Environmental Racism is in CT Too!

Environmental Racism

Humankind has so much become one family that we cannot ensure our own security unless we ensure the security of all others.” - Bertrand Russell, from Simple Prosperity

Why Is Environmental Racism an Issue of Faith?

People of faith are called to care for all of our neighbors, regardless of their race, their income level, or their life circumstances. Jesus taught us this behavior in the parable of the Good Samaritan. He was also a student of the Hebrew Scriptures where he learned to “let justice roll down like waters, and righteousness like an everflowing stream.” Jesus did not discriminate or separate people into artificial groups, but rather declared that the Kingdom of God is available to all of God’s children.

Read more HERE.

Lead Exposure Exposes Environmental Racism

by Alli Van Leer

Environmental Justice affirms the need for urban and rural ecological policies to clean up and rebuild our cities and rural areas in balance with nature, honoring the cultural integrity of all our communities, and provided fair access for all to the full range of resources. – 12thPrinciple of Environmental Justice, 1991

For over sixty years scientists, business leaders and government officials have been aware of the detrimental impact of childhood exposure to lead. In the 1970’s research by Herbert Needleman, MD and his team in exposed the effect of even a low dose of lead exposure during childhood. Needleman et al.’s paper, “Deficits in psychologic and classroom performance of children with elevated dentine lead levels” also shifted the focus from the somatic based health effects of lead to the physiological and cognitive effects.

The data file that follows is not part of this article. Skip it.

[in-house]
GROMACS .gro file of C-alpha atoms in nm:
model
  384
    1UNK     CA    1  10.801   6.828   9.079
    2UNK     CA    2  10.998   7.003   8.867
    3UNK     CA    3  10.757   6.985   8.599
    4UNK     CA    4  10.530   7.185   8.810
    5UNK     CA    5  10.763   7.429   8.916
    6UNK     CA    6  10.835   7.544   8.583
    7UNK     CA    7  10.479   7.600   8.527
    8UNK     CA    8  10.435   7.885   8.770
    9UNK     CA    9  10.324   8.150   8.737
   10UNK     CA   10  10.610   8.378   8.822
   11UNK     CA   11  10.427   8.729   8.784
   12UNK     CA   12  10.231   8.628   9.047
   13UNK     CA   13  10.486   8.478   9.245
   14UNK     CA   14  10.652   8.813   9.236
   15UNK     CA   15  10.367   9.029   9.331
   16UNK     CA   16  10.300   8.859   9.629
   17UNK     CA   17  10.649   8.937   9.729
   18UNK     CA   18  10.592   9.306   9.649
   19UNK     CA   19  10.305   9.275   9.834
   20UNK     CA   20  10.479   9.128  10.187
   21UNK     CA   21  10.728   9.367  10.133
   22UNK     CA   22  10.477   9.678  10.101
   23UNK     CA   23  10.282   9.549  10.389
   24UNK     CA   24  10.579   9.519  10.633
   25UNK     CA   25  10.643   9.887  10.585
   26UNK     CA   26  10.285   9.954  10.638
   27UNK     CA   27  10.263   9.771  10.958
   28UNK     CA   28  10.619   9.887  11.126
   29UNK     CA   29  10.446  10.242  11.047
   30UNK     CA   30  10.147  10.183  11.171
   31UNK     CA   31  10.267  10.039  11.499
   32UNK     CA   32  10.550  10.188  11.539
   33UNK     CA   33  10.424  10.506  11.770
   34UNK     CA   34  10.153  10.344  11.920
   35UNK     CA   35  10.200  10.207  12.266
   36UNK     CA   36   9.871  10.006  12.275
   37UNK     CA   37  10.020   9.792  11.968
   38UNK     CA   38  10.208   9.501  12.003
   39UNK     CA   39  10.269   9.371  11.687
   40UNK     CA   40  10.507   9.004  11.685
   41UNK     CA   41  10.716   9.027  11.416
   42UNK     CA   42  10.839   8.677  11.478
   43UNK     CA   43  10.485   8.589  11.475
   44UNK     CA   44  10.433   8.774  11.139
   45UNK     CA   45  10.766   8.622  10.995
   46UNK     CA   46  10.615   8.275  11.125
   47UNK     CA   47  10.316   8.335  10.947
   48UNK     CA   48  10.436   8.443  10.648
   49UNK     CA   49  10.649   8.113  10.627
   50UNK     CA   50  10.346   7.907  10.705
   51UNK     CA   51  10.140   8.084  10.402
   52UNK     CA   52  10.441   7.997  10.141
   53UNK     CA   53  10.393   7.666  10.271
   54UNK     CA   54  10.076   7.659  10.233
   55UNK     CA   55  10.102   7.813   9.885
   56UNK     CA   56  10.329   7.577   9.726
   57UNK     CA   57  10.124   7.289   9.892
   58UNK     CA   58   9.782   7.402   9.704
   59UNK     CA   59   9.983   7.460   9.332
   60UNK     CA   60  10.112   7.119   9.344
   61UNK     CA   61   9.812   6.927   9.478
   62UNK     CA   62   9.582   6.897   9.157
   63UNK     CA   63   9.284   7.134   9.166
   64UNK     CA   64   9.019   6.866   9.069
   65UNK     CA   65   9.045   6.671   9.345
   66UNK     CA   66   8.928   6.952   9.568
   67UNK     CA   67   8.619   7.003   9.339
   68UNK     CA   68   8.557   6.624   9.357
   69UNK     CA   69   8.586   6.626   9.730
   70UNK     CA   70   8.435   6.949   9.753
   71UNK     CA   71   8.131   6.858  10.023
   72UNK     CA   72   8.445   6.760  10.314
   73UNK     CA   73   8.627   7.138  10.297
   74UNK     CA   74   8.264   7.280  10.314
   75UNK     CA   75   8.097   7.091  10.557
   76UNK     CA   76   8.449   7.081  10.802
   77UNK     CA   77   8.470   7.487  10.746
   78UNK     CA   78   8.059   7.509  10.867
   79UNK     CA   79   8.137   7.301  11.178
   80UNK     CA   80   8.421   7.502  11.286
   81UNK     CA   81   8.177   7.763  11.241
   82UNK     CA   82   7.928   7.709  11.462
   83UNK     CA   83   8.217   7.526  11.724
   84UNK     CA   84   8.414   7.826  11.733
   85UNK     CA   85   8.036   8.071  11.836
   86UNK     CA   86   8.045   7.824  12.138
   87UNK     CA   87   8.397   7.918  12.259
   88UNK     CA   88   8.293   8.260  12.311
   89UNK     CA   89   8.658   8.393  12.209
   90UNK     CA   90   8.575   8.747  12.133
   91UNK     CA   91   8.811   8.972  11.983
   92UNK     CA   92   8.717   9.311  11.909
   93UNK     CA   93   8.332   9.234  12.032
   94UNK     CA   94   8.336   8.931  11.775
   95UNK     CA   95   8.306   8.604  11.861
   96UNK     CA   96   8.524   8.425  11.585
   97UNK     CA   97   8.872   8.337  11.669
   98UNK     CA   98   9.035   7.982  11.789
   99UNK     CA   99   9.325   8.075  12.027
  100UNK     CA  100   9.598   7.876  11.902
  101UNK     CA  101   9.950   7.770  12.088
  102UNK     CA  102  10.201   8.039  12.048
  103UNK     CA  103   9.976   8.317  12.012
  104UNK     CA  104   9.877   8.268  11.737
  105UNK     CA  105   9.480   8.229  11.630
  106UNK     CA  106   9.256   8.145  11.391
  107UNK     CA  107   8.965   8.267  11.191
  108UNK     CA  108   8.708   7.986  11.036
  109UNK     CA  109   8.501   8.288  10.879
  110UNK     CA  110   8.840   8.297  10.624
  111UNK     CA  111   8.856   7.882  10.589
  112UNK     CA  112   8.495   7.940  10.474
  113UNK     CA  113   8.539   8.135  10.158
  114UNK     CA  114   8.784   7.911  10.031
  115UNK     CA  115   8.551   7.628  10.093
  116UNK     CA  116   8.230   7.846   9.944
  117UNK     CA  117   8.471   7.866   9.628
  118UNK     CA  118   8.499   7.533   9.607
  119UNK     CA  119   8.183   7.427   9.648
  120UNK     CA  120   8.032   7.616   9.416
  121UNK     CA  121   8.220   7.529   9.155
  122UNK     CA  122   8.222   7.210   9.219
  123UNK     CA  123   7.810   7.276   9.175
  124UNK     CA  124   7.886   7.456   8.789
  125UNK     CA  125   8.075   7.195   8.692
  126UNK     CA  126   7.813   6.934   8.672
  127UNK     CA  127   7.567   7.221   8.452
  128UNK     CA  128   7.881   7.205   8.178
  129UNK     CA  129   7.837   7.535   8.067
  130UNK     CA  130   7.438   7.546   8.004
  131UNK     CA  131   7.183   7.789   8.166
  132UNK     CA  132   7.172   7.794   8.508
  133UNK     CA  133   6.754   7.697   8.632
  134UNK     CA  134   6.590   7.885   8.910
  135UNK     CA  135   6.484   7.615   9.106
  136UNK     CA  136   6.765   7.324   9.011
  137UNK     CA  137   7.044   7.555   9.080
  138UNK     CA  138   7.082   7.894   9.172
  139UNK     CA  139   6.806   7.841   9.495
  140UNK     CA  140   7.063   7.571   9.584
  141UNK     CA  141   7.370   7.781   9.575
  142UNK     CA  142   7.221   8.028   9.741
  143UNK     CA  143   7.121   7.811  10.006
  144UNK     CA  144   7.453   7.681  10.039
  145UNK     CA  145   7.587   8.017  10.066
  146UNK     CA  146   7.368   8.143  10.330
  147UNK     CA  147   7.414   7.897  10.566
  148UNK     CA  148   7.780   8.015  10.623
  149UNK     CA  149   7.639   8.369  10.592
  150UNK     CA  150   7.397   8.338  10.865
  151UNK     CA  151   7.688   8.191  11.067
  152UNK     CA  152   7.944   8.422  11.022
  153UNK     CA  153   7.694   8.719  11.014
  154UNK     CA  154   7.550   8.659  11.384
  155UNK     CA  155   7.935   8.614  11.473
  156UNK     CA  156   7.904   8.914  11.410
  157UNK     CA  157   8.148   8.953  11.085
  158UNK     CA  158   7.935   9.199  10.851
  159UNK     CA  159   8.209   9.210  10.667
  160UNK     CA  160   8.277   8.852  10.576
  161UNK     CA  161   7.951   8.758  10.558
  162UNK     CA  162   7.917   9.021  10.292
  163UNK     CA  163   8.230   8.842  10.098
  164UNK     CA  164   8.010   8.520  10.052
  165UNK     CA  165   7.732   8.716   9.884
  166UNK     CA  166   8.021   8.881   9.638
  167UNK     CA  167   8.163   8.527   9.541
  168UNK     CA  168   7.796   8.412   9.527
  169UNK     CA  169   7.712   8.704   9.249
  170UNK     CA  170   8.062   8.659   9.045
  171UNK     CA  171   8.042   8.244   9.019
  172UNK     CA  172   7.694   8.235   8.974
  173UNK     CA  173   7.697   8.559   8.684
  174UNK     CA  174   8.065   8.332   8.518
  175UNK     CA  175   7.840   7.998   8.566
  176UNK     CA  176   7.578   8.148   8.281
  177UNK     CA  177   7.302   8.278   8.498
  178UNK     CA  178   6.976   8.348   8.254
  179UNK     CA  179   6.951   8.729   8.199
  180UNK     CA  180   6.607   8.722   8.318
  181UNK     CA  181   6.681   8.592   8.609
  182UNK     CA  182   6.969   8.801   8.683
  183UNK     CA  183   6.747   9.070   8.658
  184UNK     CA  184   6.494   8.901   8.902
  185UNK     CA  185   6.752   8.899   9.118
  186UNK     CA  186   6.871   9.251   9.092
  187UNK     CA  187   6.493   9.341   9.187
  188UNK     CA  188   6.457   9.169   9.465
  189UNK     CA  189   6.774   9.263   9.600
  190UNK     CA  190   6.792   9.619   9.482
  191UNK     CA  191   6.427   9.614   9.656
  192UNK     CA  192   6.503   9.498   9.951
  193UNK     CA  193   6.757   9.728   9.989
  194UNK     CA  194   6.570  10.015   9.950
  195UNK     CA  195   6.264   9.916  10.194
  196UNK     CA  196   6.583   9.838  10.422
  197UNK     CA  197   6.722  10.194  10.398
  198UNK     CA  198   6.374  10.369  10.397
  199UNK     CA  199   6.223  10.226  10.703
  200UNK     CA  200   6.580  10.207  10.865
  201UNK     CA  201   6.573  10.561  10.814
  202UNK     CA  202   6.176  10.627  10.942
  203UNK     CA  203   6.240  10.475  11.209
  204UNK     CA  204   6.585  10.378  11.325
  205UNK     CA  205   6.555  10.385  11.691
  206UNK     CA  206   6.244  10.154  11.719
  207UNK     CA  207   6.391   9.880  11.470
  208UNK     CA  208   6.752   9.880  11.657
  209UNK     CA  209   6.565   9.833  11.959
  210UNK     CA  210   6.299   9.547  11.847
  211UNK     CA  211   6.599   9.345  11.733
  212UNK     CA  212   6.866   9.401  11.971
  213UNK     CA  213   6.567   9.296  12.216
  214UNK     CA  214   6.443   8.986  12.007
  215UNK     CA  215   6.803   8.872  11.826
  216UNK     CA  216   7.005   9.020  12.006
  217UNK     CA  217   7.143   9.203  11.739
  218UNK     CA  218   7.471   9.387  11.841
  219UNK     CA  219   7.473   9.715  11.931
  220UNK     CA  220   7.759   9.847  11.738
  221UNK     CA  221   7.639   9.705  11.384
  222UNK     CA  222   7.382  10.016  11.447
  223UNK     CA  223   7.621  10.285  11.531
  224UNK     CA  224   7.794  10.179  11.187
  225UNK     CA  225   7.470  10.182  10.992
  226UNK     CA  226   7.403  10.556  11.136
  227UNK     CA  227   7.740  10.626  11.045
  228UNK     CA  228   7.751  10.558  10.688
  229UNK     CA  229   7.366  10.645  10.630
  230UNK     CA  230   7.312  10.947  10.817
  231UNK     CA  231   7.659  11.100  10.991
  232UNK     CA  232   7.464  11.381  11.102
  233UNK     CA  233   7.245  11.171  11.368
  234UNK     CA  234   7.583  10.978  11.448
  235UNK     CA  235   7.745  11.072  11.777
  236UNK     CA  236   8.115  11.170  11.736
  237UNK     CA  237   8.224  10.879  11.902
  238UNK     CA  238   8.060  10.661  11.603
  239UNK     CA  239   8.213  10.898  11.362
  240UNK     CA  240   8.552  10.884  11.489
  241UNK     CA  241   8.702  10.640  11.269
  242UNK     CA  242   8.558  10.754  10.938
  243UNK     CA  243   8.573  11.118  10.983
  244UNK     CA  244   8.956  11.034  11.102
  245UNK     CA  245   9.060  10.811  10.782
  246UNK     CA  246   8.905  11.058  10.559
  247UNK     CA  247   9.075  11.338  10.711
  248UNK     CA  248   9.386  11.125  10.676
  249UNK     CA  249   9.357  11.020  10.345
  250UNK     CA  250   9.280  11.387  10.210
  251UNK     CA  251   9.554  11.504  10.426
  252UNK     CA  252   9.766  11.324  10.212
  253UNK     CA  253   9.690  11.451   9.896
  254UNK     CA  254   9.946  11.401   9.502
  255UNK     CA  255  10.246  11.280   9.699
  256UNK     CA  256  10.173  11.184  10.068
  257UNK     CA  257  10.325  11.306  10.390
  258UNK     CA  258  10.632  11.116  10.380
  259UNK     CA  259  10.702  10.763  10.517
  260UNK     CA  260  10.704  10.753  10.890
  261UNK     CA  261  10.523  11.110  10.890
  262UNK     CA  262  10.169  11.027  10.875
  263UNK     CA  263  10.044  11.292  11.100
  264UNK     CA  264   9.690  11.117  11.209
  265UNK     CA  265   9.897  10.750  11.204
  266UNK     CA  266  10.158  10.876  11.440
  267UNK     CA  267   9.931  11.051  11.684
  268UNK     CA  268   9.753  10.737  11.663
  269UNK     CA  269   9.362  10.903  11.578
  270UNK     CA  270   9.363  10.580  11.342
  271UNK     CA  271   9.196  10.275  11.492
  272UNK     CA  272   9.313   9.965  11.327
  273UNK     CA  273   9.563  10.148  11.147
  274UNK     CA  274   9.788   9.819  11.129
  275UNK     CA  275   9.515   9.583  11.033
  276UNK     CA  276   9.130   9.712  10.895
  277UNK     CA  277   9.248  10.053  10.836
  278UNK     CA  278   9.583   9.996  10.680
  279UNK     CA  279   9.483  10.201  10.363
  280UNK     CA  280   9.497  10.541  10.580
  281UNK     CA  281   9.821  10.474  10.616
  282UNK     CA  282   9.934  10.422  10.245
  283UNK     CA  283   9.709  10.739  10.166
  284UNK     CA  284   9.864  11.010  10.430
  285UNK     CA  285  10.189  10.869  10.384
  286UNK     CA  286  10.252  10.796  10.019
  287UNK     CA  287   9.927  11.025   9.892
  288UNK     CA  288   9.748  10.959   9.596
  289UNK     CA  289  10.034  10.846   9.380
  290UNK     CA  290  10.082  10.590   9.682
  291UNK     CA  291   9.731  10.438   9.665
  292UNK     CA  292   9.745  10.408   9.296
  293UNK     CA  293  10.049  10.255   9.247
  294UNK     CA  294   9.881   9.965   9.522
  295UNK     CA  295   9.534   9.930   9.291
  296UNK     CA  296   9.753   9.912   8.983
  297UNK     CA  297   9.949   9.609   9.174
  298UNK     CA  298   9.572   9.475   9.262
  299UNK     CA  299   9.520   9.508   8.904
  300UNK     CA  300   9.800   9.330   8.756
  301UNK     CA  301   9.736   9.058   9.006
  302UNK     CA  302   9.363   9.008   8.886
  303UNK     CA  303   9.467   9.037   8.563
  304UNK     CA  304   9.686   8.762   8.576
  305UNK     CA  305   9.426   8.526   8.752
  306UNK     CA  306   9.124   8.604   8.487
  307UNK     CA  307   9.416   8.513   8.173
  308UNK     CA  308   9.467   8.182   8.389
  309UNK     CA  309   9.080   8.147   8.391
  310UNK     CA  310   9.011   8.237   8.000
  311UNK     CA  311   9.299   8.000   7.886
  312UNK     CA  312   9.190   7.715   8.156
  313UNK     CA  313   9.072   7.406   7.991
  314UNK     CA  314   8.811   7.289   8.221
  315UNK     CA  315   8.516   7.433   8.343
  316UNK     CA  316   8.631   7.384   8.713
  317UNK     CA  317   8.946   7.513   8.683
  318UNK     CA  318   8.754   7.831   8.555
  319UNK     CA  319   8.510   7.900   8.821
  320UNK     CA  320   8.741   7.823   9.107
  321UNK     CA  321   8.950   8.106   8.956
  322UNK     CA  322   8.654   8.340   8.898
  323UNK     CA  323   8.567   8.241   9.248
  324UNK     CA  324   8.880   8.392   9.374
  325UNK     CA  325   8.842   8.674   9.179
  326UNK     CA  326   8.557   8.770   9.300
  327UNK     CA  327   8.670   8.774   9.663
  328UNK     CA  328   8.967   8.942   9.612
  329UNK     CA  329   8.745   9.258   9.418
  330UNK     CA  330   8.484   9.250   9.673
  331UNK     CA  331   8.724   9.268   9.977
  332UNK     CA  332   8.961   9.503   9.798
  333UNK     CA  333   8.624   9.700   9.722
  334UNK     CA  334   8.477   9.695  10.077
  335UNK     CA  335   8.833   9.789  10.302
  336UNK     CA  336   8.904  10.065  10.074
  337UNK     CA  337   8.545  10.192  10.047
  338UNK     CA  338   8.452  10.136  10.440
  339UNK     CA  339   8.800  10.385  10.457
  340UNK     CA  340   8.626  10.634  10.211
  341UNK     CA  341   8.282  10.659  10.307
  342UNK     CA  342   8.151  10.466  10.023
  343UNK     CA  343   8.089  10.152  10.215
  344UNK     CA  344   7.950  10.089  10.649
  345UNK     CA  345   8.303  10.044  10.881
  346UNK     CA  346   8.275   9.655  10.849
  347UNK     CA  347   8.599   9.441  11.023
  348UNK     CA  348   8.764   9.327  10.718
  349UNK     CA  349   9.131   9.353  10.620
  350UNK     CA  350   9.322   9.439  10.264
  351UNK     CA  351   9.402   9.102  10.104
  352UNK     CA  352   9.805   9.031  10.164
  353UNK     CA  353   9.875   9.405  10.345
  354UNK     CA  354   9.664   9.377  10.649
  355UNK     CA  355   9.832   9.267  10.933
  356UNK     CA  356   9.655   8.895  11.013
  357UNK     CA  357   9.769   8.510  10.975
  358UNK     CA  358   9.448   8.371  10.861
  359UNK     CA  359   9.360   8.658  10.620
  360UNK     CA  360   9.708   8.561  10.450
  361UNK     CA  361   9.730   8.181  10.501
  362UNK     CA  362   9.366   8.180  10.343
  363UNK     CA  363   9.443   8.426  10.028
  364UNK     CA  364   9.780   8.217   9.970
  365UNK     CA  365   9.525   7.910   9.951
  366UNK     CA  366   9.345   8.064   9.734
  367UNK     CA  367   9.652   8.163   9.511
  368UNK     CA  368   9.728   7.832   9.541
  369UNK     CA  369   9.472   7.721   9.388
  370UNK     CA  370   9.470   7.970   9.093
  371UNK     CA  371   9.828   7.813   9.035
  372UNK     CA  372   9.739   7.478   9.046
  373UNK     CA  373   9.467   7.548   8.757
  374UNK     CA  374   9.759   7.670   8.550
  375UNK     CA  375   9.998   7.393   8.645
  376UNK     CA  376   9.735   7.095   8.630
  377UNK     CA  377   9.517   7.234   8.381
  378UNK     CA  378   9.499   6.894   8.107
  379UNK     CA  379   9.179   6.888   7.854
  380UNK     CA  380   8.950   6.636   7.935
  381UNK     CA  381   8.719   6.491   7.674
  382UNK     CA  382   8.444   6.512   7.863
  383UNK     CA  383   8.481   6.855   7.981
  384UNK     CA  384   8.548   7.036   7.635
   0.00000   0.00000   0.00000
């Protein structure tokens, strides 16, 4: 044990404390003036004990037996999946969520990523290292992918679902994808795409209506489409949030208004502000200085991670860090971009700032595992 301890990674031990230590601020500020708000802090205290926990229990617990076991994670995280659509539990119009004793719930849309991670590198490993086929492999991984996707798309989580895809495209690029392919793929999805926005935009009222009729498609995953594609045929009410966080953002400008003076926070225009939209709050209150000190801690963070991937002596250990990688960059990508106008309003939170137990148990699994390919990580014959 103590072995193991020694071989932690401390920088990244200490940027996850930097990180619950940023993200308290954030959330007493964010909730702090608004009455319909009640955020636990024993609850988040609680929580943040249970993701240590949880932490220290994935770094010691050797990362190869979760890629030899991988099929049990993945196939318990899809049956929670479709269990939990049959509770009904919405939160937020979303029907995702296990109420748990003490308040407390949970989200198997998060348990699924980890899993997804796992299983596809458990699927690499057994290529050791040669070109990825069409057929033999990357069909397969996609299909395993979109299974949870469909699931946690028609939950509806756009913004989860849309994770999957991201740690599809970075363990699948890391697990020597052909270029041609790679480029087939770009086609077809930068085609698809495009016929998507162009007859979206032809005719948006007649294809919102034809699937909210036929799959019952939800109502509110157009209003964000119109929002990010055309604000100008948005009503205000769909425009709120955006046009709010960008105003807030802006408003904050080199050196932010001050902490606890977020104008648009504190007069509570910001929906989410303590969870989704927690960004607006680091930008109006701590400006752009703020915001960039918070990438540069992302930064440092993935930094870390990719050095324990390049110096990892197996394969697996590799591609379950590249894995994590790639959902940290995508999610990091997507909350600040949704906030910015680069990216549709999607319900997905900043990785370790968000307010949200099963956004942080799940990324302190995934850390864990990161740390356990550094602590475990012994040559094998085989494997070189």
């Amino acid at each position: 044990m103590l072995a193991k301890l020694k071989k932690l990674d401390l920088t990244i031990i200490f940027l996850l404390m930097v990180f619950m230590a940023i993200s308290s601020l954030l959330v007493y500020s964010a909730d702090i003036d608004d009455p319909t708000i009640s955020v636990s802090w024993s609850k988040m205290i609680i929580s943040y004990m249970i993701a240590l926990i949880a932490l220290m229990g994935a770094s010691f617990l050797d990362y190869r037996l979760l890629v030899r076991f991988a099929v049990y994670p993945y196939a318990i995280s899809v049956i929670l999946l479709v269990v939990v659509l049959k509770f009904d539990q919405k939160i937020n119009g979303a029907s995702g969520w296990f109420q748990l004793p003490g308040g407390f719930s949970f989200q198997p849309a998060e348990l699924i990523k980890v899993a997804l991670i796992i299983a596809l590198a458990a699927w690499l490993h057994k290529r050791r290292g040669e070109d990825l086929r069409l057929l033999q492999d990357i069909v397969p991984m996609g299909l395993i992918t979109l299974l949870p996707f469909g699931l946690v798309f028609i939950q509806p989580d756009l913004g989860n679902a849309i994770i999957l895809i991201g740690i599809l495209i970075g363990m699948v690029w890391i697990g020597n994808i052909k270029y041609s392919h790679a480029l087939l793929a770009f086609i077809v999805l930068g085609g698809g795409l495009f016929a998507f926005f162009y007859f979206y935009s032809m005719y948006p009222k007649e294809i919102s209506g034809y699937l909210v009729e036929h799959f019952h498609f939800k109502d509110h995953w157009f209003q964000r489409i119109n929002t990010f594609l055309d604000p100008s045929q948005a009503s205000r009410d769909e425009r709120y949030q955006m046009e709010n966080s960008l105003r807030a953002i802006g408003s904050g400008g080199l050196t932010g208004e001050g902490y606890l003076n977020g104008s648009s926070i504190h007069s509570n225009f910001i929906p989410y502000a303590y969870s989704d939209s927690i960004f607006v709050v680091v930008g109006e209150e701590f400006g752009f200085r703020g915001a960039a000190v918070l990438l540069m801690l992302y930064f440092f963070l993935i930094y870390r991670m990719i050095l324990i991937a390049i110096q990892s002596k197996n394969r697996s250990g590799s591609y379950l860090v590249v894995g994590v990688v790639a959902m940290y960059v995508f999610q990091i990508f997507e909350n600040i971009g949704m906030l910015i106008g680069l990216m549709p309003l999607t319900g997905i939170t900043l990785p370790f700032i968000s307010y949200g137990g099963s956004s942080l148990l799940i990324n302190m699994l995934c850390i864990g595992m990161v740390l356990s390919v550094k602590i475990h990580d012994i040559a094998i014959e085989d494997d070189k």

Lead has historically been used in a wide array of industrial products, most importantly gasoline, paint and water piping. The process of removing lead from gasoline began in 1965 and was officially banned from on road vehicles in 1996. Lead was banned from the use of paint in 1978, though remains on the wall of buildings and houses painted prior to 1978. While lead is rarely used today in water piping it remains in many homes and city water lines (Gilbert, 2006).

Read more here.

“Toxic Communities” and the Fight for Environmental Justice

JAN 8, 2015
Dorceta Taylor.
UNIVERSITY OF MICHIGAN SCHOOL OF NATURAL RESOURCES & ENVIRONMENT / CREATIVE COMMONS
Dorceta Taylor’s most recent book, Toxic Communities, takes a magnifying glass to the modern environmental justice movement. In it, she provides an in-depth analysis of some of the biggest environmental issues facing low-income and minority communities across the U.S.  Listen to the interview here.

We Are Not Cured’: Obama Discusses Racism In America With Marc Maron

We Are Not Cured’: Obama Discusses Racism In America With Marc Maron

EPISODE 613   

PRESIDENT BARACK OBAMA

Marc welcomes the 44th President of the United States of America, Barack Obama, to the garage for conversation about college, fitting in, race relations, gun violence, changing the status quo, disappointing your fans, comedians, fatherhood and overcoming fear. And yes, this really happened. This episode is presented without commercial interruption courtesy of Squarespace. Go to  MarcMeetsObama.com to see behind-the-scenes photos and captions.

A Christian Minister on Restrooms, Gender and Fear

photo credit: emilycheath.com

Rev. Emily C. Heath    Clergy, United Church of Christ

My wife and I have a joke. We tell it when we are out in public, at an airport or a restaurant or concert, and I need to use the bathroom. When I stand up to find a restroom I say to her, “Okay, honey, if I’m not out in five minutes, come look for me.”